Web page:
- The Fairs
- Curious Minds
The U.S. Departments of Education and Defense announced the launch of “Learning Registry,” an open-source community and technology designed to improve the quality and availability of learning resources in education. Rather than creating an alternative destination to existing websites, Learning Registry is a communication system that allows existing educational portals and online systems to publish, consume, and share important information about learning resources with each other and the public, while respecting the privacy of individual users.Basic data about resources—grade level, subject area, and author—can be shared through Learning Registry, as well as more complex data such as curricular standards alignment information.
Tufts University has an innovative program in place to help ensure that incoming freshmen intent on engineering majors have every shot at success. The school's Bridge to Engineering Success at Tufts (BEST) program equips selected students with a summer of courses and workshops to help ease the transition from high school into the rigors of Tufts' first-year engineering program. With students nationwide switching from STEM majors into the humanities at an alarming rate, Tufts' solution is both timely and effective.
Marlborough High School's early-college program, called STEM, integrates project-based learning and problem-solving for real-world applications across all subjects. Marlborough is the first of six school districts in Massachusetts to implement the STEM program. As part of it, juniors and seniors can take up to 16 college credits at Framingham State University.
How's this for an influential science fair project: Last year, Ohio seventh graders Casey Gittelman and Eleanor Bishop investigated how well children and adults could distinguish candy from medicine. This past October, Gittelman traveled to the American Academy of Pediatrics national conference, held in Boston, to present the results. In a nutshell, they found that one in four of the children, and one in five of the teachers had difficulty distinguishing between pills and candy, with SweetTARTS mistaken for Mylanta, and SweeTARTS for Tums, among others. In addition, the girls looked at how people stored their medications. “Only about 10 percent said they stored their medicines appropriately,” said Gittelman. “If people did keep medicines locked up, it would prevent a lot of unintentional ingestions.”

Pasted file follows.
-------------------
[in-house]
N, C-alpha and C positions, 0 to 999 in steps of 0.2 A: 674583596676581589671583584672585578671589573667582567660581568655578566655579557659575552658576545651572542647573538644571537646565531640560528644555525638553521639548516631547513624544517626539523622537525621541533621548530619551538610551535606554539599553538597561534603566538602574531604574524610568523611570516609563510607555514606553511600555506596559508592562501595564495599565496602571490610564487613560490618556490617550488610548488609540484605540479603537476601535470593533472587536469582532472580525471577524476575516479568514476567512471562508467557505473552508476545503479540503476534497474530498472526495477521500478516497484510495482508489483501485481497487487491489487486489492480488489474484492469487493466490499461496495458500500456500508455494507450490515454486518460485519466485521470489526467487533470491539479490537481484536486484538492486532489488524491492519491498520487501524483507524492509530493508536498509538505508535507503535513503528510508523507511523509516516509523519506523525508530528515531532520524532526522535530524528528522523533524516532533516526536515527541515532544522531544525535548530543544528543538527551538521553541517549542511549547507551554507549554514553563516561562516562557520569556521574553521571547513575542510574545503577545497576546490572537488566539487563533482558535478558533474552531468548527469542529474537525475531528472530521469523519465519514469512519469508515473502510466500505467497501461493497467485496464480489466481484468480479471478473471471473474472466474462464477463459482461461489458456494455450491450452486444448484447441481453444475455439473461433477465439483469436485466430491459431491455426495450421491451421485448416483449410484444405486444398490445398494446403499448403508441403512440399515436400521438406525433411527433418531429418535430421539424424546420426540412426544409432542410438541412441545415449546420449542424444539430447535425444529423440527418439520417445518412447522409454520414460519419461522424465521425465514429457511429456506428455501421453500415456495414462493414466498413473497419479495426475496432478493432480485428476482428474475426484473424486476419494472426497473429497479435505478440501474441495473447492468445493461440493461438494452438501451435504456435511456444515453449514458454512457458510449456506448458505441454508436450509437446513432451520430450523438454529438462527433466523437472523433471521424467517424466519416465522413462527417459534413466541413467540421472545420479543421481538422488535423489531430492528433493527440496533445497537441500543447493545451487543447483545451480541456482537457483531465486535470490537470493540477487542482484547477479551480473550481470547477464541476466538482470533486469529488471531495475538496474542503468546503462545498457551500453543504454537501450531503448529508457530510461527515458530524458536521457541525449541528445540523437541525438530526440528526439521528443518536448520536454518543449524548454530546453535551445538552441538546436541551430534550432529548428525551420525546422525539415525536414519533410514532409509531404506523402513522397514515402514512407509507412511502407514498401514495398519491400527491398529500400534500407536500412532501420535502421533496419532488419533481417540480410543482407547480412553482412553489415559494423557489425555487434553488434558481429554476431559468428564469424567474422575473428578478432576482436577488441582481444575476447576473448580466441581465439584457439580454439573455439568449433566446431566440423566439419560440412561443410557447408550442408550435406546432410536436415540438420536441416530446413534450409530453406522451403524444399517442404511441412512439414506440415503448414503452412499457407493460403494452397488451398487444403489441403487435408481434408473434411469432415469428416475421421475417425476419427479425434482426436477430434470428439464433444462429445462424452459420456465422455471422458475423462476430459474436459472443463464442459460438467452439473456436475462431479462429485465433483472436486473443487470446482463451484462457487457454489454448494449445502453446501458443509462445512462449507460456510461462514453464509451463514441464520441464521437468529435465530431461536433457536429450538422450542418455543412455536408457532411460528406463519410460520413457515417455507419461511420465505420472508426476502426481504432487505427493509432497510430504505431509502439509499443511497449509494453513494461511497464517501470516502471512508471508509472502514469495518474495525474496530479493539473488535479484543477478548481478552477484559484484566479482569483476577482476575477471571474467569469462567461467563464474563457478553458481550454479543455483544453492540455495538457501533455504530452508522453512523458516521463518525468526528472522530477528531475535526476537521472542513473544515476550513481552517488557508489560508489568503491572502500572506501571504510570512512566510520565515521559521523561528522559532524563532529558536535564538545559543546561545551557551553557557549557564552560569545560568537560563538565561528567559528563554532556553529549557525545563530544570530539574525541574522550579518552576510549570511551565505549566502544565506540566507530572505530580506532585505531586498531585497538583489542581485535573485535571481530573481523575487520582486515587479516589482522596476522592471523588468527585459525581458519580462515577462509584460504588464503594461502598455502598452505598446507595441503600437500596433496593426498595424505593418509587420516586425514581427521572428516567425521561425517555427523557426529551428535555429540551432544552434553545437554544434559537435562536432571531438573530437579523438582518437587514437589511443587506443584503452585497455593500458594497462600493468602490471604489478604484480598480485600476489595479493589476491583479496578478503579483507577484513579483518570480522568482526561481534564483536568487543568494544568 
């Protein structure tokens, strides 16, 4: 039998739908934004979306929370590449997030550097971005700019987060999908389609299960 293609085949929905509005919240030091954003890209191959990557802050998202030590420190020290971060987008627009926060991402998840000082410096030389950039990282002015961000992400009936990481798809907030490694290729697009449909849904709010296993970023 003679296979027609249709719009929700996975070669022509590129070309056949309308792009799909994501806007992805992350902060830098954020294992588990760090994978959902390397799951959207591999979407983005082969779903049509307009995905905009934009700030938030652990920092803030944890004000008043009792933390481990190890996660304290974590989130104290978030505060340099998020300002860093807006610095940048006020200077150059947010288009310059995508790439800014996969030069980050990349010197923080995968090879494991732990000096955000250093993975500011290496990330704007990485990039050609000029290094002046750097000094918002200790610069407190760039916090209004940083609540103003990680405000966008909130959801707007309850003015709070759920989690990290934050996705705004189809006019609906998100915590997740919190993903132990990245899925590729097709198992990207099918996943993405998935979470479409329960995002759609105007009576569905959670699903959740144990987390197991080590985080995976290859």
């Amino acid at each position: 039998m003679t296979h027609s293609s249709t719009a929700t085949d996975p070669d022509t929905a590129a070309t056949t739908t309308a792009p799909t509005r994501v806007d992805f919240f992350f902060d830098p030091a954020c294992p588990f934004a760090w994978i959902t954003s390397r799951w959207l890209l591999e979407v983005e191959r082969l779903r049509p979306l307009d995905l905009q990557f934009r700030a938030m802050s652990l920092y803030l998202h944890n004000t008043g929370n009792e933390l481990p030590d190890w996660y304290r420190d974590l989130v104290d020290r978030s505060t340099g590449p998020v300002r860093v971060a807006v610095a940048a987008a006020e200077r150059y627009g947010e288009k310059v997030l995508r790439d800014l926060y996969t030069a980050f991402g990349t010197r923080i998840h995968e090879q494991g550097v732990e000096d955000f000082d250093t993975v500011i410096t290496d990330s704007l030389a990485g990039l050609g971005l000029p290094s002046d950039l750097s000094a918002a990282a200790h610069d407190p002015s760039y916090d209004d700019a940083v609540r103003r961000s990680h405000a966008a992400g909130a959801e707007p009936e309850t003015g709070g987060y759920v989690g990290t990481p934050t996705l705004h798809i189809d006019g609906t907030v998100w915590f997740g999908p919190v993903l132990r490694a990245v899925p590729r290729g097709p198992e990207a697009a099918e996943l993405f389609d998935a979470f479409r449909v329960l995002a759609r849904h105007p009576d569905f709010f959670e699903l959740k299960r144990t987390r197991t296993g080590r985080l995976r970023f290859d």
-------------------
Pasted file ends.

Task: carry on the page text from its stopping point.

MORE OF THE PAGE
Among the 23 grantees that secured funding through the second round of the US Department of Education's i3 Development Grant program: the Turnaround Using Increased Learning Time (TILT) program of the Boston Public Schools. With i3 funding amounting to nearly $3 million, the program will, "... catalyze school turnaround and the rapid acceleration of achievement for 1000 students per year; further refine and develop alternative resource allocation and staffing strategies in order to sustain the expanded day at little or no additional cost after the i3 funding expires; and disseminate effective strategies for significantly increasing learning time to support large-scale replication."
As a response to the shortage of teachers qualified to teach STEM subjects, Worcester Polytechnic Institute (WPI) in Worcester, MA has plans to create a center dedicated to STEM education. “The STEM Education Center at WPI will engage and empower K-12 STEM educators and help them to do the critically important job of fostering the next generation of scientists and engineers who will help solve some of the greatest challenges facing our world,” said Dr. Martha Cyr, who will be the center's executive director. “Our nation and our world are relying on these teachers and their students, and WPI is dedicated to helping them succeed.” The center will focus on three primary areas: Certification and Degree Programs, Professional Development Workshops, and Integration of Research on Teaching and Learning.
A Nigerian School, Madonna Model Secondary School, emerged victorious from the recent International Science Fair competition in Brazil. Thirty-five countries competed in the competition.
The winning project was a bio-digester, designed for decomposing organic household waste and extracting gas for cooking. "We have been trying to get the project registered at the National Office for Technology Acquisition and Promotion and to see the possibility of having the bio-digester in many homes, said Desmond Achoakawa, coordinator for the the Society for the Promotion of Science and Technology. "This will reduce the dependence on kerosene and cooking gas, as the bio-digester provides an alternative for cooking at a very minimal cost since the required raw material is waste products."
National Science Teacher Association (NSTA) Executive Director Francis Eberle weighs in on the NSTA blog about the health of the STEM pipeline, pointing out that STEM literacy doesn't end at the high school level: "How we can keep more students engaged in STEM both in high school and especially when they get to college?"
A partnership of the Department of Education, the City University of New York, and IBM, P-TECH is an innovative high school with a mission. The six-year (grades 9-14) school offers students core subjects with a special focus on STEM. Graduates receive a high school diploma as well as an Associate's degree in Applied Science. Underwritten by IBM, the school opened in September with 104 students and anticipates an enrollment of 400-450 by 2014. "We want to get underrepresented students and populations to go into science, technology, engineering or math industries," said P-TECH principal Rashid Ferrod Davis. "We have to work with those who need strengthening so that they have a shot at middle-income lifestyles via these industries."